Sedation resulted in a non-significant decrease in thigh girth. The differences were greatest at the 50% thigh length measurement, presumably because muscle mass is greater proximally and any changes in muscle tone would likely be accentuated in regions of greater muscle mass. Measurements at the 70% thigh length with the limb in either an extended or standing position differed by only 1 mm, on average, with and without sedation. The dogs used in this study were generally calm and tolerated restraint in lateral recumbency very well, similar to most, but not all, clinical patients. Sedation did not significantly affect measurements, suggesting that if the dog is reasonably calm, the additional relaxation provided by acepromazine did not appreciably affect the measurements. In a clinical setting, sedation may be necessary in certain situations, such as for an excited patient or to obtain radiographs, and thigh circumference measurements should be ideally obtained using a technique that is minimally affected by sedation. Acepromazine was the only sedative used in the study and other medications may produce different results (i.e., alpha-two agonist or benzodiazepines). However, our results suggest that if a dog is reasonably calm, sedation has minimal contribution to thigh circumference measurements. Although we cannot speculate how thigh circumference is affected by a dog that struggles and has tense muscles, our results suggest that thigh circumference measurements with the stifle in an extended position are similar in relaxed dogs and in dogs following sedation with acepromazine, and it is possible that measurements of tense dogs following sedation may give results that more closely reflect those obtained if the dogs were relaxed.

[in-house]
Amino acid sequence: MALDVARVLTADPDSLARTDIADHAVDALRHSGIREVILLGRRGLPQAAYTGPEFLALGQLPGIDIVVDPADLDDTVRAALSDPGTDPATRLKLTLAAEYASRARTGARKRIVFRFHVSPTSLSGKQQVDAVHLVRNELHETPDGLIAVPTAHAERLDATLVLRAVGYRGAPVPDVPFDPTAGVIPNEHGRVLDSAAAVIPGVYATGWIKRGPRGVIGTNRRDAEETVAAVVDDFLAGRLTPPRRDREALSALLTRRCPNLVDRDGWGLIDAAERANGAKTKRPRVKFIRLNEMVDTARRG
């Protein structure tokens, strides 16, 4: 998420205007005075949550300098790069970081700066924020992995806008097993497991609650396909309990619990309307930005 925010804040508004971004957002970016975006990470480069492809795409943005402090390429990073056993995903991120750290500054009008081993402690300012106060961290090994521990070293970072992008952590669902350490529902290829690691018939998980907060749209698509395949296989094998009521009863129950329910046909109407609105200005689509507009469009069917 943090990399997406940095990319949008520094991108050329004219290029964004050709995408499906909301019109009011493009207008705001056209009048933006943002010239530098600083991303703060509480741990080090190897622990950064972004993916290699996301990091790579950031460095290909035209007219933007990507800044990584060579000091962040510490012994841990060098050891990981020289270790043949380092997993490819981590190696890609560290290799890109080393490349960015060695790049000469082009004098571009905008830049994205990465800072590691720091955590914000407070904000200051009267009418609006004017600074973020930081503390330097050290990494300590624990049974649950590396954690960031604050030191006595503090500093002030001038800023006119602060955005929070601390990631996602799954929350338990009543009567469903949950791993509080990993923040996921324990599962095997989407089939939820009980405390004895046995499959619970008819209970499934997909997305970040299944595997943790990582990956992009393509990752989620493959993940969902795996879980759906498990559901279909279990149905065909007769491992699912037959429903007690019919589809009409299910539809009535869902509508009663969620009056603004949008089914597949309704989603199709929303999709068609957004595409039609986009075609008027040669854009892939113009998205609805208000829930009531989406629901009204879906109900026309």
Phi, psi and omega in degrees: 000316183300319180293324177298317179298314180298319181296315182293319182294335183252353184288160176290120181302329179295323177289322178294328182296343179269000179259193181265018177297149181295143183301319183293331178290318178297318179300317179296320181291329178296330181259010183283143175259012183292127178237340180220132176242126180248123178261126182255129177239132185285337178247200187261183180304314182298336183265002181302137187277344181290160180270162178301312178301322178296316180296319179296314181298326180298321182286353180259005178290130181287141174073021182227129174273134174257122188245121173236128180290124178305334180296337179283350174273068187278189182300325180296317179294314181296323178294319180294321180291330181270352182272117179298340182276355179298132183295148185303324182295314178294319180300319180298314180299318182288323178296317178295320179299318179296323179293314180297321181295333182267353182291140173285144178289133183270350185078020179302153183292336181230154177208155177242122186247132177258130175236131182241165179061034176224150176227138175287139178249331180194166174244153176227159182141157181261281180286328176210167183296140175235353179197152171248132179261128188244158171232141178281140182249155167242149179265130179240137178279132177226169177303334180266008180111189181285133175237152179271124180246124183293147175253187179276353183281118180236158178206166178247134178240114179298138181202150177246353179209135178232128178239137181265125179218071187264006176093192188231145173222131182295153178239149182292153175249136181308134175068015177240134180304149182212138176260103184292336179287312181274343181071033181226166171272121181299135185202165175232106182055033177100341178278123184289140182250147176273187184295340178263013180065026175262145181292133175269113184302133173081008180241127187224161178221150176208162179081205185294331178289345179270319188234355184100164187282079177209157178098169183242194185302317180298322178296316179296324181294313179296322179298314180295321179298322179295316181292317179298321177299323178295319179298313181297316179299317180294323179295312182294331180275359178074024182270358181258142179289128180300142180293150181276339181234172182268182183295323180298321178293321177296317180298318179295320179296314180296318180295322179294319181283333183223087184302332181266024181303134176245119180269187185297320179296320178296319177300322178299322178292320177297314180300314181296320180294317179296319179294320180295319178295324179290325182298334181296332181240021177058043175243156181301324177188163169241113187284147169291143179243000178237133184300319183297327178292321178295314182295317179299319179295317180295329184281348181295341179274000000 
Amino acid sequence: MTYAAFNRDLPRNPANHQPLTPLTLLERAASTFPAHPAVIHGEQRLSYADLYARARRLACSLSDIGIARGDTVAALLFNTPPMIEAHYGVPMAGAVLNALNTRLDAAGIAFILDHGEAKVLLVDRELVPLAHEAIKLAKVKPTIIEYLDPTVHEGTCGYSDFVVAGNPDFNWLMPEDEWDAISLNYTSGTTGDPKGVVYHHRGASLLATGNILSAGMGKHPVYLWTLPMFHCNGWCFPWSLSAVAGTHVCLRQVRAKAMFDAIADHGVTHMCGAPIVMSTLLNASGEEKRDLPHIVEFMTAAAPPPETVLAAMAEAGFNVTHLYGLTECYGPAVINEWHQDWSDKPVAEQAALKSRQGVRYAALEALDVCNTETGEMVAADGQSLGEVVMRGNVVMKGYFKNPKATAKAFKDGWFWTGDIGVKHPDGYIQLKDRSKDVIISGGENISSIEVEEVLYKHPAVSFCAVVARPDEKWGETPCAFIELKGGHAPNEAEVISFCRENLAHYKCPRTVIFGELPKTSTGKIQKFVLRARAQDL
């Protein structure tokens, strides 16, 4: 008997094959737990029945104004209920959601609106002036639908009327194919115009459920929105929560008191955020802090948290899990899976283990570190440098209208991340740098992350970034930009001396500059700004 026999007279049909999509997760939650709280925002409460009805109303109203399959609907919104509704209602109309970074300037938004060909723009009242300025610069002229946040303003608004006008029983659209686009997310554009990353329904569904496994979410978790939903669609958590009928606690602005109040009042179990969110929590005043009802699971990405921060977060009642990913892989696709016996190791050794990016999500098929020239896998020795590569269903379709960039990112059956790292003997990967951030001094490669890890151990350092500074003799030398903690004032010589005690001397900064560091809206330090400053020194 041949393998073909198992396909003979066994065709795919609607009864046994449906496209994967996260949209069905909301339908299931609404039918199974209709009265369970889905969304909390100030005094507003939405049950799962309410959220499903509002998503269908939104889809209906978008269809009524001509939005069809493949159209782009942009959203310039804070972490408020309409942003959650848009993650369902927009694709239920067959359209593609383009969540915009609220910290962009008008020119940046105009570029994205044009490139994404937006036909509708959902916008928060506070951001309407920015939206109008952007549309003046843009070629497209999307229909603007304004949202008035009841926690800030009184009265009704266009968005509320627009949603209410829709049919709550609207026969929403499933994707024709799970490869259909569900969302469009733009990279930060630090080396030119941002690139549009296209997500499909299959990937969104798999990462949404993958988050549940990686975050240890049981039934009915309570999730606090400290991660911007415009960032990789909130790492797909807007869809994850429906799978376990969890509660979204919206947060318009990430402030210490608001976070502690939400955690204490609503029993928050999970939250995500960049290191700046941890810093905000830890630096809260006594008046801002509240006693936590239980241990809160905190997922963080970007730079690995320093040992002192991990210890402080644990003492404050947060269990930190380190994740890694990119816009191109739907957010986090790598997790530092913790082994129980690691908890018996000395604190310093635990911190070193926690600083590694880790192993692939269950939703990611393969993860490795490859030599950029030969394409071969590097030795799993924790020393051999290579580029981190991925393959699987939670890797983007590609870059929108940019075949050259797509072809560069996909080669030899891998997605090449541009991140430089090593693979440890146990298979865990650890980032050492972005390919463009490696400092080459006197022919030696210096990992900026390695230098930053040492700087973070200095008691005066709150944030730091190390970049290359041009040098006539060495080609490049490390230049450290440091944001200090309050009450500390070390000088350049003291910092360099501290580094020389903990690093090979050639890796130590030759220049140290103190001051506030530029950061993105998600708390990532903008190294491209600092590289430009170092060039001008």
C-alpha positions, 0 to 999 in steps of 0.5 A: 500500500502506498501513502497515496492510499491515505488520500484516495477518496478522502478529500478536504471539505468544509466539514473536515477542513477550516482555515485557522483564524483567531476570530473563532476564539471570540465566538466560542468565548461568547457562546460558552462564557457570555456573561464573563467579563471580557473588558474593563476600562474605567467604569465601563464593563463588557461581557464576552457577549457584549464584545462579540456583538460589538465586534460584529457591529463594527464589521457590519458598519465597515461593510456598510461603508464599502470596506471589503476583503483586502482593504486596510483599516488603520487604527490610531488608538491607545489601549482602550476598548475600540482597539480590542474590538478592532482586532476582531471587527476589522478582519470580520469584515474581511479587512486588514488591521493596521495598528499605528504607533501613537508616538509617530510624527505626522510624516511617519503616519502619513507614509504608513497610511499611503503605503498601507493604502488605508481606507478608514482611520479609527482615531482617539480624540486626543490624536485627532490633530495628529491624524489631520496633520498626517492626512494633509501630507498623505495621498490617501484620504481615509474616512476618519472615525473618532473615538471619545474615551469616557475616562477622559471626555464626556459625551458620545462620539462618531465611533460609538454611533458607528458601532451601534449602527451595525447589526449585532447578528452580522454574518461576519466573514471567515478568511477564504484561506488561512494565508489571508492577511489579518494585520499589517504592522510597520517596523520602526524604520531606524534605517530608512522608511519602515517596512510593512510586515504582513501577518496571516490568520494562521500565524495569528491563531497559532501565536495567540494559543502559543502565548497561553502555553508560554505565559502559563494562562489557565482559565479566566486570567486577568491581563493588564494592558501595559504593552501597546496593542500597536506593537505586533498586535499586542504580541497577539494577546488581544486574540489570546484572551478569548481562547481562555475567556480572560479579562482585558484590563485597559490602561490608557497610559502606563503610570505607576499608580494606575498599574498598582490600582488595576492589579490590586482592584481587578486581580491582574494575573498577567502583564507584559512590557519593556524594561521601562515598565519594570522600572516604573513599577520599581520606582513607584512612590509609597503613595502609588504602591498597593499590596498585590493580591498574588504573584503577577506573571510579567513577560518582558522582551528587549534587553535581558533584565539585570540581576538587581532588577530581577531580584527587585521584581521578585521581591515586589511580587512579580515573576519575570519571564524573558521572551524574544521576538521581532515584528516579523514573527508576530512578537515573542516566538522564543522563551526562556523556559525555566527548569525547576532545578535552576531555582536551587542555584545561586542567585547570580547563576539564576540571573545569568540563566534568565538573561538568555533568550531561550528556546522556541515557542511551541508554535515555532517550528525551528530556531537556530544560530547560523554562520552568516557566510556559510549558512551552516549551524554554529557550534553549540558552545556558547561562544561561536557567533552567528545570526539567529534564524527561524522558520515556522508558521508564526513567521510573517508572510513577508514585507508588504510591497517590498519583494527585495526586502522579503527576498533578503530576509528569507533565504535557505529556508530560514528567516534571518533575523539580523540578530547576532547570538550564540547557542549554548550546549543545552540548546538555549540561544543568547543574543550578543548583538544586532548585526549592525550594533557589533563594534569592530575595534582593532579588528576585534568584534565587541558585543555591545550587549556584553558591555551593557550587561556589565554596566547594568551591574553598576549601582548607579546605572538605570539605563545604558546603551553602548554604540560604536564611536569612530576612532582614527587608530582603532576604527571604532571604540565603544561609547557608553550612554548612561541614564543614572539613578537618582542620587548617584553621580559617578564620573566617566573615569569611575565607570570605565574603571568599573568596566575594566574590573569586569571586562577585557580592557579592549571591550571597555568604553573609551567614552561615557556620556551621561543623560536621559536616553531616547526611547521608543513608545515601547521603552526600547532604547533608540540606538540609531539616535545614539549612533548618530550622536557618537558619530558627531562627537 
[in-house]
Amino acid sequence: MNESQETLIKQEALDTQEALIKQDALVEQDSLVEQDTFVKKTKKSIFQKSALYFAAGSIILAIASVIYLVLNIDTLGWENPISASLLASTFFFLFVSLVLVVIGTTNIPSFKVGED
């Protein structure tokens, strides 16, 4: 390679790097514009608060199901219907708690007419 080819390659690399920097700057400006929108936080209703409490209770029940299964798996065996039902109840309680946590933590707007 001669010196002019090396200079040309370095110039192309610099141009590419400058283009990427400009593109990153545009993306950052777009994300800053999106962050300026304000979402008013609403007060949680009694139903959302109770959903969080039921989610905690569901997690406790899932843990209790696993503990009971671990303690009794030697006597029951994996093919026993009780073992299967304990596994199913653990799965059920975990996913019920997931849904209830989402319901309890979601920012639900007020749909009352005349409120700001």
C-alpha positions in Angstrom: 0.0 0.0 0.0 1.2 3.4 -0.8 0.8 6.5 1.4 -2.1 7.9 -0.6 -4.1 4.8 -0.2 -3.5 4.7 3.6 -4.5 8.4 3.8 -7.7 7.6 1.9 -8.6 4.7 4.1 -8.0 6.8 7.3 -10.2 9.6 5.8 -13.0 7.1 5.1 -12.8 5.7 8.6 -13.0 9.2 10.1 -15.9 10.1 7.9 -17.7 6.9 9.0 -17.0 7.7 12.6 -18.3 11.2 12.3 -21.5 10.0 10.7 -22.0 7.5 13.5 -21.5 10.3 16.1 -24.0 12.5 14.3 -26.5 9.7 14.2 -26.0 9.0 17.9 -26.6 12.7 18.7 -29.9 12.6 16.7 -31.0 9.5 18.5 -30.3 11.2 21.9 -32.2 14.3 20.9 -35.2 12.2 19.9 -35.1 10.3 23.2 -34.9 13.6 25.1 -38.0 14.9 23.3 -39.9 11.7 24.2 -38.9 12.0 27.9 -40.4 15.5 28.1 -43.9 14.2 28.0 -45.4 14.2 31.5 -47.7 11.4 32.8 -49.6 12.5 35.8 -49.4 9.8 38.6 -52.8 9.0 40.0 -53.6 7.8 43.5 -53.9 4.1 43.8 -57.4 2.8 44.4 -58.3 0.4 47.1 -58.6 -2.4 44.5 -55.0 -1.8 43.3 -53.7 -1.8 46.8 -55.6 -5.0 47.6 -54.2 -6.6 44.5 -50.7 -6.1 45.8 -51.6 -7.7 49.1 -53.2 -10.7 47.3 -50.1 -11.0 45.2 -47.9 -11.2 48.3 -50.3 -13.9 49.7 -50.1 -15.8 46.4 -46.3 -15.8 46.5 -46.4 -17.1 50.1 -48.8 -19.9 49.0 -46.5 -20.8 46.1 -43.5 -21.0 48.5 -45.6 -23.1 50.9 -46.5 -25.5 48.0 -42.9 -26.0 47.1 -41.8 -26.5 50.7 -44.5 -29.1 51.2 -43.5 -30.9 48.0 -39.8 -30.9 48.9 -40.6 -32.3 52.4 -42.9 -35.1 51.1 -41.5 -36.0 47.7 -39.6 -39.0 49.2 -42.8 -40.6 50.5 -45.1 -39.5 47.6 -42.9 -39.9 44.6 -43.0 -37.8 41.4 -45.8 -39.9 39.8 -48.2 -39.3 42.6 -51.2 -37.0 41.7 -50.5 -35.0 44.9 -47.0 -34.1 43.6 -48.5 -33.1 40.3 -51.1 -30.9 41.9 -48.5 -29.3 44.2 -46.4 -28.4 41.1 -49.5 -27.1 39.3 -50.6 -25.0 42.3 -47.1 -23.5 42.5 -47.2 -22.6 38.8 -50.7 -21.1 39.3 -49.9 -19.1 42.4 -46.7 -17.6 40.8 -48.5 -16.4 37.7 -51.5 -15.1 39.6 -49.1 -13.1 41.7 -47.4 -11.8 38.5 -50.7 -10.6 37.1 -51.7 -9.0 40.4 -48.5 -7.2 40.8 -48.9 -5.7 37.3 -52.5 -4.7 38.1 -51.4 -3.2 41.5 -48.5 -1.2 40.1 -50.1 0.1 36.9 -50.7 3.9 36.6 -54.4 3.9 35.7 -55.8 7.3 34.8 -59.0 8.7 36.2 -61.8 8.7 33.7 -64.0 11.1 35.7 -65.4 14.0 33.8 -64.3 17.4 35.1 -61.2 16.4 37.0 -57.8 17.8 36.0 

There was a significant decrease in thigh girth at both thigh length points for all limb positions 2 weeks after surgery. The changes in thigh girth are presumably due to muscle atrophy following surgery and are consistent with human studies measuring muscle mass post-surgery (1, 2). In this study, dogs did not use their affected limbs to an appreciable extent during the 2 weeks study period after surgery. Percent changes in thigh girth were similar at both limb length sites, although the absolute amount of change was greater at the 50% thigh length site, suggesting that areas with the greatest amount of muscle mass are affected the most by muscle atrophy which has also been shown in human anterior cruciate ligament injuries (1). Although the limbs were not reclipped 2 weeks after surgery, the amount of hair regrowth was minimal during that time, and the magnitude of changes in thigh girth following surgery was much greater than that following clipping if the measurements are made with the stifle held in a consistent position and at a consistent thigh length. This suggests that the measuring techniques used in this study are sensitive enough to determine changes in thigh girth within 2 weeks of an event resulting in minimal weight-bearing. Future studies are necessary to examine the relationship between thigh girth and actual muscle mass to establish whether thigh girth is a reasonable method of assessing changes in muscle mass following injury and rehabilitation.